A: You don’t read the editorial. The best option is to choose an archive that doesn’t have editorials at all, so you don’t have to fight the urge to look at the solution.

Q: Ugh, and what should I do if I can’t solve the problem?
A: Abandon it, for now, switch to a different problem, return to it after a month or so. My usual approach was to open 10-15 problems, read them carefully, think a bit, choose the one I want to try and solve now, try for some time. If I don’t feel like I’m getting anywhere, switch to another problem.

Q: Month?!
A: Maybe even more. You need time to acquire new skills and discover new ways to look at this problem (by solving other problems). It doesn’t make sense to return in less than a month because you will only run through the same ideas you did before.

Q: Ok, but how do I learn new techniques if I don’t read editorials? I’m not supposed to invent everything on my own, am I?
A: Most of the time you don’t need to learn any advanced stuff to solve the problem, you can’t solve it because you are not trying hard enough or not paying attention to details or just being stupid. My experience even says that most Russian schoolchildren who do CP know too many algorithms.

Q: But there are problems that require some standard things!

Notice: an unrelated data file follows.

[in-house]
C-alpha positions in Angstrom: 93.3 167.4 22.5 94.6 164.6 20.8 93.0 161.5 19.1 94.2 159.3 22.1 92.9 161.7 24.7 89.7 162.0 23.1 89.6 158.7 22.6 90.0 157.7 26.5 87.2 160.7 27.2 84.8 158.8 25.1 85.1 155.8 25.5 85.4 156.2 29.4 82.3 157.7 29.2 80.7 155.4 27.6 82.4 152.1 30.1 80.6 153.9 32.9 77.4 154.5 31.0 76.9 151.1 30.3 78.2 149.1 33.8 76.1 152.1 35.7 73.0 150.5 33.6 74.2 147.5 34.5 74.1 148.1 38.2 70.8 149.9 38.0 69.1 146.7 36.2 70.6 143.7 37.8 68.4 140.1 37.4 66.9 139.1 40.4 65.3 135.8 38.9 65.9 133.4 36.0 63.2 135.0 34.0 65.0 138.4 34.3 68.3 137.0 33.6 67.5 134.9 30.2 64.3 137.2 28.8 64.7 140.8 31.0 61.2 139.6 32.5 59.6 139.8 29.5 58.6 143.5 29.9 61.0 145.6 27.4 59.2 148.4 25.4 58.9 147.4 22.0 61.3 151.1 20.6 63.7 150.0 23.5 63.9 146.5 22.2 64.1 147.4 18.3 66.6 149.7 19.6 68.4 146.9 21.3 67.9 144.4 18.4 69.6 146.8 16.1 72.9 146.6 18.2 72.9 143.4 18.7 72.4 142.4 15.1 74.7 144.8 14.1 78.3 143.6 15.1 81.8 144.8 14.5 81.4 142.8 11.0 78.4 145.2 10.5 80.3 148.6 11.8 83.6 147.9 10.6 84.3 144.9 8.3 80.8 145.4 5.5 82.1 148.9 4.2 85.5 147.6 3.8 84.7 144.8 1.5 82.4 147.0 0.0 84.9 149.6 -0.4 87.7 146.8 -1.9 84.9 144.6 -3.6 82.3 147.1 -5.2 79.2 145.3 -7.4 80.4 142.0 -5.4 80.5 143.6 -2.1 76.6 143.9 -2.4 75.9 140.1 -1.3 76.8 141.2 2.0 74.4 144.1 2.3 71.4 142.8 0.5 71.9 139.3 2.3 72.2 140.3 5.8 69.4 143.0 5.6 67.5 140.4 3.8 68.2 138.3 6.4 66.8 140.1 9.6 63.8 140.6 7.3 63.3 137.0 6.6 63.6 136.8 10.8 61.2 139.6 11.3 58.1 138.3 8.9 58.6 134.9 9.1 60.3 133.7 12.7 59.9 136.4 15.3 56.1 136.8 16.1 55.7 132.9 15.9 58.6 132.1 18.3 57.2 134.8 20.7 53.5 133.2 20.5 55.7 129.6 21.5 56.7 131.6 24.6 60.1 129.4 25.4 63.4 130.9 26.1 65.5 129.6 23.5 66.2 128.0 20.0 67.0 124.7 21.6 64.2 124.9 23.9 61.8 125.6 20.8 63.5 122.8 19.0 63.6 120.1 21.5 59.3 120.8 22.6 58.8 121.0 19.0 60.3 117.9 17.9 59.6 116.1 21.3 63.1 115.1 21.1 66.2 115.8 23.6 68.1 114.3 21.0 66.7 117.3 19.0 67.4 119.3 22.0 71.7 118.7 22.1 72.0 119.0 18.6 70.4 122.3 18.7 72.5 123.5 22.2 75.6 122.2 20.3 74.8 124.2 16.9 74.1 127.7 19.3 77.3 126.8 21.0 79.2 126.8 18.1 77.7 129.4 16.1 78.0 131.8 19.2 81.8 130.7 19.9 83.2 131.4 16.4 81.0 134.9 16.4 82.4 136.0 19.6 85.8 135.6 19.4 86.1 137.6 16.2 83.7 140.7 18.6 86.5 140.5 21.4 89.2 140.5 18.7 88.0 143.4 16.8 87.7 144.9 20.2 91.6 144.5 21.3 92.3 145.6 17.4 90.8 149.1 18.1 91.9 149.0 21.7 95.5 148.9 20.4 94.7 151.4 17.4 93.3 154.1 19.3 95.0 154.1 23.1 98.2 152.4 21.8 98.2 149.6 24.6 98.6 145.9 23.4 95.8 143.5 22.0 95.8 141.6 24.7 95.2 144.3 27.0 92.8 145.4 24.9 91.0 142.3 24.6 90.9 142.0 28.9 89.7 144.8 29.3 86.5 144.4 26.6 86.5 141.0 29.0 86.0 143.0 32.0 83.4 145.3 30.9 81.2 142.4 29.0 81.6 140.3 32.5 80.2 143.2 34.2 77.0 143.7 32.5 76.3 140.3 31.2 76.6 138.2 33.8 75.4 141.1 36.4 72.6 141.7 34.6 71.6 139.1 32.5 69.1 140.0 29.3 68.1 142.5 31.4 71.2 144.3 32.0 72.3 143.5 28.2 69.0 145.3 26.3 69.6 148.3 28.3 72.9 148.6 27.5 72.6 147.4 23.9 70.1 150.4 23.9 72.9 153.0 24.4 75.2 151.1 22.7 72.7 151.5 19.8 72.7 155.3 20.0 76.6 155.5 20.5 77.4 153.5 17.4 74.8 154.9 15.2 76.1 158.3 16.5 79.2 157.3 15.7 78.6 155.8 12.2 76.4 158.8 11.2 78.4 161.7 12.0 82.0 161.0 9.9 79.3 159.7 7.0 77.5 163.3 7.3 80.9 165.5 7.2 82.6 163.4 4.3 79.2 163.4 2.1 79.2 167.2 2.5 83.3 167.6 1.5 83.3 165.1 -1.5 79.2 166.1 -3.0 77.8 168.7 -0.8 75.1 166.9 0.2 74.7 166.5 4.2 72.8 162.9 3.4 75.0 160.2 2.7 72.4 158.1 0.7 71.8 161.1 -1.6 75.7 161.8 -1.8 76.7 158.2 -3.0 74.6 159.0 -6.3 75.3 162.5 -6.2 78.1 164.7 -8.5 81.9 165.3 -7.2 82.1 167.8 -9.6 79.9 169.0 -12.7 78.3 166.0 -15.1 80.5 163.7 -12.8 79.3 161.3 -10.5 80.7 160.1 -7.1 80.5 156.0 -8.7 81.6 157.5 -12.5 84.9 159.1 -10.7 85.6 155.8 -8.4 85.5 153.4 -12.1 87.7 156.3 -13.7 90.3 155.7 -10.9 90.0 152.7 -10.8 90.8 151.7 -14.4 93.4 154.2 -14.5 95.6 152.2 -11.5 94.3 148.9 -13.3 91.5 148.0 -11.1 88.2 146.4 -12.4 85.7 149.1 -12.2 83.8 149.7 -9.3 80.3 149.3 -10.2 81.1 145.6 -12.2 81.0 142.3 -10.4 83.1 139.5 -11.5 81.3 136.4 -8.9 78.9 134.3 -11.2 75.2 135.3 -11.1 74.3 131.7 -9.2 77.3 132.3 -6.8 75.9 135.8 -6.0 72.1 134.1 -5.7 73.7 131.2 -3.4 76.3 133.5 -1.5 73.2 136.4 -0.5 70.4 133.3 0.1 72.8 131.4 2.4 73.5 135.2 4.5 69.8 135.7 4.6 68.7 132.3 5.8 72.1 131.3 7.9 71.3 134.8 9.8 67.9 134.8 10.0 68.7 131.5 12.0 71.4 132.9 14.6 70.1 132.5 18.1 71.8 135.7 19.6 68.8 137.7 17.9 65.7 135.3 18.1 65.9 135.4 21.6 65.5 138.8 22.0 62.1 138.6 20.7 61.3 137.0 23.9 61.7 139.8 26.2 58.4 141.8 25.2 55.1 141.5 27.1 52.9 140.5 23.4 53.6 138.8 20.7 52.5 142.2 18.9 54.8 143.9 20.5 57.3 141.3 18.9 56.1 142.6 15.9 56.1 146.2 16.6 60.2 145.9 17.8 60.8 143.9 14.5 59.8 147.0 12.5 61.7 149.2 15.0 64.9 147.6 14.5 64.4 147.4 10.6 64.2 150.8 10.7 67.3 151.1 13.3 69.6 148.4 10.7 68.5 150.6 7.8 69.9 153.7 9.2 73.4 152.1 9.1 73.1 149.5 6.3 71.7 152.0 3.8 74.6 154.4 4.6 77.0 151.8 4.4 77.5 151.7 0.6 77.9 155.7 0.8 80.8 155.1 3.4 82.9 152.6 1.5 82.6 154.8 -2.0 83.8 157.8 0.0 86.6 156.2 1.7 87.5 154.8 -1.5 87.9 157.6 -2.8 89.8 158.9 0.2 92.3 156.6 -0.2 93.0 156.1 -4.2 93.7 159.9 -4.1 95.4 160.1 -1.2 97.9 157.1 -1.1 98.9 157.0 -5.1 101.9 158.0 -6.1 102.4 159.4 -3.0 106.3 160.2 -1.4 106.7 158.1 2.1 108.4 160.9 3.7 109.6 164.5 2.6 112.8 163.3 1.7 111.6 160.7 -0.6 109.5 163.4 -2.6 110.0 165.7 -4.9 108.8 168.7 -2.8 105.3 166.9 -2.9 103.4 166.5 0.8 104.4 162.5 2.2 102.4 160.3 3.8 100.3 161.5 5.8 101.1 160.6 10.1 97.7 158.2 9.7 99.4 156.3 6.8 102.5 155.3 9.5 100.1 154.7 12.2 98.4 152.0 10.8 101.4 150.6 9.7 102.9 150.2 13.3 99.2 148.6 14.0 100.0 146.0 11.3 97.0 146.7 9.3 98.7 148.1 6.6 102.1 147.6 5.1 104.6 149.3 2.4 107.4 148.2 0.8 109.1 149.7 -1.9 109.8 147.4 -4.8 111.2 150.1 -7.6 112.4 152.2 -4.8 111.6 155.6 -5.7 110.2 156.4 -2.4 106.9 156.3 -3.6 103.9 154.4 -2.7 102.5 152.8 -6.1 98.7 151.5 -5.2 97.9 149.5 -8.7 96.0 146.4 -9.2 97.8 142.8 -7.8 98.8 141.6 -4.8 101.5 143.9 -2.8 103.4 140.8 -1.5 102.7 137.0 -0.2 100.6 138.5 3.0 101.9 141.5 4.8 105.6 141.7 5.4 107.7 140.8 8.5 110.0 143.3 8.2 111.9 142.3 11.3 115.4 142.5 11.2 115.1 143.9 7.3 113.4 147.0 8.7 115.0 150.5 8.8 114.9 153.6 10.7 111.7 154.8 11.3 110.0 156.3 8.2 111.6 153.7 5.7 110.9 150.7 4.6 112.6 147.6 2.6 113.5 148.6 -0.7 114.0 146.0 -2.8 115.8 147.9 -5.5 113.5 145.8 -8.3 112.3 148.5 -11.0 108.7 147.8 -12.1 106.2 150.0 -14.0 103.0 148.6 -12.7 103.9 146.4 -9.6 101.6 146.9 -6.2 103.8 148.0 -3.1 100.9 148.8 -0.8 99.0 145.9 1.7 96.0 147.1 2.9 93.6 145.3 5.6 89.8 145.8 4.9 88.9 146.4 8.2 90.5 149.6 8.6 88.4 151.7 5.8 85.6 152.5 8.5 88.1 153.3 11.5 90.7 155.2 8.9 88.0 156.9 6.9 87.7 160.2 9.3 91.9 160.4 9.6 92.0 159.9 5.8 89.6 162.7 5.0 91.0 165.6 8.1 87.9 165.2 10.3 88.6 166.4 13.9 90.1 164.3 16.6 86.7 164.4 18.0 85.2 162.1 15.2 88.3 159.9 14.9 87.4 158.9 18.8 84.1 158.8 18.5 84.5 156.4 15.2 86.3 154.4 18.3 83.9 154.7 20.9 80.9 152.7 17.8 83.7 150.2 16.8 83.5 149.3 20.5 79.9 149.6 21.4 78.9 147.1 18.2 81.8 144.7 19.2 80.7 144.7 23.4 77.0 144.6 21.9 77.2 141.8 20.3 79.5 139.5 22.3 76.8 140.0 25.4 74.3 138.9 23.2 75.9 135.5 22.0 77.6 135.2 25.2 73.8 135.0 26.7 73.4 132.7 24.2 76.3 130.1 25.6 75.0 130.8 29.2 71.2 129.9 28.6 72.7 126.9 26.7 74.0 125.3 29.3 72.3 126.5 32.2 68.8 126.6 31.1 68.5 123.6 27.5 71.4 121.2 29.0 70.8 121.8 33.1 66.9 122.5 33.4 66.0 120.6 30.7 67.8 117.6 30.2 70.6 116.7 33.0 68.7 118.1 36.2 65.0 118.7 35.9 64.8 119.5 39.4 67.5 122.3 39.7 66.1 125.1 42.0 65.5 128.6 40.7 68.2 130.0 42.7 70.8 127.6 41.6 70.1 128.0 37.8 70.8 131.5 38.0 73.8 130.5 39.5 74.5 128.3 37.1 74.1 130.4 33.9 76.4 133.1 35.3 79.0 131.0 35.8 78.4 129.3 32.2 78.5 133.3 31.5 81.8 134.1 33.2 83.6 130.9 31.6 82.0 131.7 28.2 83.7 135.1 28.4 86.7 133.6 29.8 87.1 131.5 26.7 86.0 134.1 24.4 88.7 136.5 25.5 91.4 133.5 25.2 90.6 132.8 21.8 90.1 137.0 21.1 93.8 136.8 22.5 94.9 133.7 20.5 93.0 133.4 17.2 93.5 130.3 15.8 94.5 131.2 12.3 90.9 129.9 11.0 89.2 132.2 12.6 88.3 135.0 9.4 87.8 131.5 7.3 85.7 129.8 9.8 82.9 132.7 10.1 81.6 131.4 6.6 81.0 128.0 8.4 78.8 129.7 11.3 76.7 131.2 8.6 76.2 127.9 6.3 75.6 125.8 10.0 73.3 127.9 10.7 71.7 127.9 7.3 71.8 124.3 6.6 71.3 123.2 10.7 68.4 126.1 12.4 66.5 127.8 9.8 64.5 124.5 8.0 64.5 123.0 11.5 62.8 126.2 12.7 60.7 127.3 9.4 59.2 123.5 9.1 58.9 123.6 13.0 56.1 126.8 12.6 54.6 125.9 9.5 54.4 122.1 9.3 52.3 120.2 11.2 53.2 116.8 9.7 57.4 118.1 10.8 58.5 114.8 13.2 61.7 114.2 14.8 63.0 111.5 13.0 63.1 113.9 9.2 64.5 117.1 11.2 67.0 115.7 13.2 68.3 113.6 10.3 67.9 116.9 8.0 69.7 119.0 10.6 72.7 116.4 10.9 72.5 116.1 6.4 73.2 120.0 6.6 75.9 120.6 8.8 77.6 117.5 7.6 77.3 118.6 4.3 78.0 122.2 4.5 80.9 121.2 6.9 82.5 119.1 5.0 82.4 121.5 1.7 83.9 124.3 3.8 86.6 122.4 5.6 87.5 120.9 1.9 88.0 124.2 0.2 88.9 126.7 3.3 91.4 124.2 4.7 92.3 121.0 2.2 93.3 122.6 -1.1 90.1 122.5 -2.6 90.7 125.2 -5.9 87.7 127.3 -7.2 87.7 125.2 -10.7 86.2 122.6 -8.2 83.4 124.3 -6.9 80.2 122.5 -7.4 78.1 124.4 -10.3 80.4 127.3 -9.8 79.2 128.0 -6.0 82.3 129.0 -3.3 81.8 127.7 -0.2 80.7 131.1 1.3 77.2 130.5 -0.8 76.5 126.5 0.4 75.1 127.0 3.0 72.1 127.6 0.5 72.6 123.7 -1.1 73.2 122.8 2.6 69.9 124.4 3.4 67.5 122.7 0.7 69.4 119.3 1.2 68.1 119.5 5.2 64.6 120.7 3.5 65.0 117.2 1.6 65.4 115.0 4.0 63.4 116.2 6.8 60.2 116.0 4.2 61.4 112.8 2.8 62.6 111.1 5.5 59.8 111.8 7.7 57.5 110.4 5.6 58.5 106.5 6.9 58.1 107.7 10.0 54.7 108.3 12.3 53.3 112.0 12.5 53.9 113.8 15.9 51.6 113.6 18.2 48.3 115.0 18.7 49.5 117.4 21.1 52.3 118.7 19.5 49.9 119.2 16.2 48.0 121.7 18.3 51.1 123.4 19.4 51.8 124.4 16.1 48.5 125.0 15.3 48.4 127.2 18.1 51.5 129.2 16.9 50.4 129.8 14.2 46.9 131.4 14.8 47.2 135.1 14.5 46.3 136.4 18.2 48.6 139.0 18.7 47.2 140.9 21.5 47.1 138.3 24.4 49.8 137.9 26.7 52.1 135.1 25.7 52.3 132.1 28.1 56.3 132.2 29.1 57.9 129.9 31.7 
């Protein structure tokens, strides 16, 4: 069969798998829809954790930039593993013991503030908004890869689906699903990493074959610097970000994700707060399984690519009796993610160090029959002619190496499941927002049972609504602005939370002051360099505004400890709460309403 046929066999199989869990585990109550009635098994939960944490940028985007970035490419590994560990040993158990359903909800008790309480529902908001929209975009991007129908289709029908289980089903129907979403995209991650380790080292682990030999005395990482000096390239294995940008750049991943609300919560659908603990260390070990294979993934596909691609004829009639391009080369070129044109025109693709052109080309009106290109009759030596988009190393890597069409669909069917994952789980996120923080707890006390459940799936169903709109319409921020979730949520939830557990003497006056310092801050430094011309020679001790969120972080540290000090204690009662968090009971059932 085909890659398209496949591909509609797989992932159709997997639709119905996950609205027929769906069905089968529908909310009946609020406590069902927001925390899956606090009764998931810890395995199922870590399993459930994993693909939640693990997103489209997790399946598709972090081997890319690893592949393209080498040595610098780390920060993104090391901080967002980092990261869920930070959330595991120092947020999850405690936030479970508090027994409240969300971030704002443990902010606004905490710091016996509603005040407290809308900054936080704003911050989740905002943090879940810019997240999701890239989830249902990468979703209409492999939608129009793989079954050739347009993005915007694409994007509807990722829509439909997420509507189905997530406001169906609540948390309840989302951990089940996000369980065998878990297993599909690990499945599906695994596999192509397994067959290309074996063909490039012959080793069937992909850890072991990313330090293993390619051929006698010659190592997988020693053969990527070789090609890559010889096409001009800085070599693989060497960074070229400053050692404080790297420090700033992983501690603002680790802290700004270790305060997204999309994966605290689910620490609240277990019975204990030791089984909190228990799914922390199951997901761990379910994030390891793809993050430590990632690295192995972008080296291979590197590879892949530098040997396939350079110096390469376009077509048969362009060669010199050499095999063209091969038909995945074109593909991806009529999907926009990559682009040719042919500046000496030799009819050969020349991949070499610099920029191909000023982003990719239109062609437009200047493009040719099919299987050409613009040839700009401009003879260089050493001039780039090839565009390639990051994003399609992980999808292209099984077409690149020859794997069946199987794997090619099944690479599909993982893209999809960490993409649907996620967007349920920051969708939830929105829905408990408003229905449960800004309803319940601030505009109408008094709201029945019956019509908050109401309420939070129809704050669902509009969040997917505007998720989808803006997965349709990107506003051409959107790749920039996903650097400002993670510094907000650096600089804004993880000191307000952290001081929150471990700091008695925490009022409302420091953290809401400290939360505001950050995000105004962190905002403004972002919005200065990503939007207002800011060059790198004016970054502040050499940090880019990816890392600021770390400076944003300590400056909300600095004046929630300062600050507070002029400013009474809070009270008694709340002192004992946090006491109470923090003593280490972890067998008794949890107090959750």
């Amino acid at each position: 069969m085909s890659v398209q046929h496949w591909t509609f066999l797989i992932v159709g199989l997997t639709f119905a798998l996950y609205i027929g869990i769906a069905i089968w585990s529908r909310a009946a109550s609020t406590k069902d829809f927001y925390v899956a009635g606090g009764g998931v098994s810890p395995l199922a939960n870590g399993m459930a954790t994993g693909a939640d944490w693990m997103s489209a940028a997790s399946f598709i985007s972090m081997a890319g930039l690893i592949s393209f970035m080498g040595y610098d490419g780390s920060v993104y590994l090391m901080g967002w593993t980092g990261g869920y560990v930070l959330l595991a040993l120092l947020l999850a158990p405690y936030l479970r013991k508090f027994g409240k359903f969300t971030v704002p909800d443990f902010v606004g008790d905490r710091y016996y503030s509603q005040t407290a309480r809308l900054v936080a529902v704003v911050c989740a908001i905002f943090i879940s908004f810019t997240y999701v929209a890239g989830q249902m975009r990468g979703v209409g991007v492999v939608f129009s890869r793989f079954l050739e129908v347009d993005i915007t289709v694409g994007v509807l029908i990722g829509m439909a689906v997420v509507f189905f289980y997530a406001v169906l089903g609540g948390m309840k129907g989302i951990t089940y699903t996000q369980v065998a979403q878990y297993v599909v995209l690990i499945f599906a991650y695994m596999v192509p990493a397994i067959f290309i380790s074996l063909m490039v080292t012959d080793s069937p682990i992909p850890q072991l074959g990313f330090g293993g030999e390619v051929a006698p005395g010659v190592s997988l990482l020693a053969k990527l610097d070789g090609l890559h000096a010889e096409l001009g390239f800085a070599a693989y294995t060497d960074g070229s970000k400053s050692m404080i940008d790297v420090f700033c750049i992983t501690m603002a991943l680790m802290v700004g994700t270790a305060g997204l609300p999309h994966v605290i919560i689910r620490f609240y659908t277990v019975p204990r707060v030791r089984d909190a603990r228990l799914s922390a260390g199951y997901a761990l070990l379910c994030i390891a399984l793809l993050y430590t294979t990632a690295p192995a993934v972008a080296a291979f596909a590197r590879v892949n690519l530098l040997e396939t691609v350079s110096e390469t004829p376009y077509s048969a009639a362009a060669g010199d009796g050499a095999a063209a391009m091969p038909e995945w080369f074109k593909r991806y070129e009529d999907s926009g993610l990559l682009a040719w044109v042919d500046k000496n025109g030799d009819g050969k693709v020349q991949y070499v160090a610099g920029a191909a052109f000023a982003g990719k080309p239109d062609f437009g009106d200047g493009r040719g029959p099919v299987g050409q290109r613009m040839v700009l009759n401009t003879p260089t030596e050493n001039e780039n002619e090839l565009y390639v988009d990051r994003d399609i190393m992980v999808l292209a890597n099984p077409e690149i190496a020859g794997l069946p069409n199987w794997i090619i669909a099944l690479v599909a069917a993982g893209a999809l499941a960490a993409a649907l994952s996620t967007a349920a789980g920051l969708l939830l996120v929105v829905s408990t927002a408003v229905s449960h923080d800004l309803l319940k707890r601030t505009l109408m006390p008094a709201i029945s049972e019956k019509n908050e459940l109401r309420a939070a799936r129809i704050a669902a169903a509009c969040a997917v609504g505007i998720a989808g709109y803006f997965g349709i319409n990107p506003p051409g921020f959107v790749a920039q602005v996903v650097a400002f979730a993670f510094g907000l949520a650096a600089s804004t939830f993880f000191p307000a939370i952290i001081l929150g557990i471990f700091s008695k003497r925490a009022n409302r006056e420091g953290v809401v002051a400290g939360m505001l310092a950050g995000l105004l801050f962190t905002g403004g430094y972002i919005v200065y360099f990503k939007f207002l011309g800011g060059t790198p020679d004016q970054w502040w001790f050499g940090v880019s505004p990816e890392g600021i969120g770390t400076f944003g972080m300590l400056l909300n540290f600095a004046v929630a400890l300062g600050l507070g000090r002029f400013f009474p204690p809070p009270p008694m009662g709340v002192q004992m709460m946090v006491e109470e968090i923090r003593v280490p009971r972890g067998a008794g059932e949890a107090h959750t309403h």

A: OK, yes. The best option, in my opinion, is to have some person around who solves the same archive and is better than you. In case you are stuck on a problem for a long time (that’s not an hour, that’s several months) you should ask them “Do I have to know some standard technique to solve this?” Pay attention: not ask how to solve, or for a hint, just a yes/no question. Most of the time the answer will be “No”. In the case of a positive answer, they will be able to send you a link to an article or what to google to learn about the technique. After that, you still will have to apply this technique to the problem, and you are more likely to actually remember how to use it and why did you need it in the first place, which tremendously increases your chances to use it successfully in the future.

Q: OK, which archive should I use?
A: It is not that important, but you should use one and stick to it. I have used Timus because I’m from Ural region, there are numerous others: UVa, SPOJ, Codeforces archive (has editorials and too many problems, thus a warning) etc.

To sum it up:

In archives you learn how to solve problems, in contests you learn how to do it fast. I’m not saying that contests are not needed: speed is also very important, and it is good to keep you in competitive shape. Also participating in contests is just fun, that’s also very important.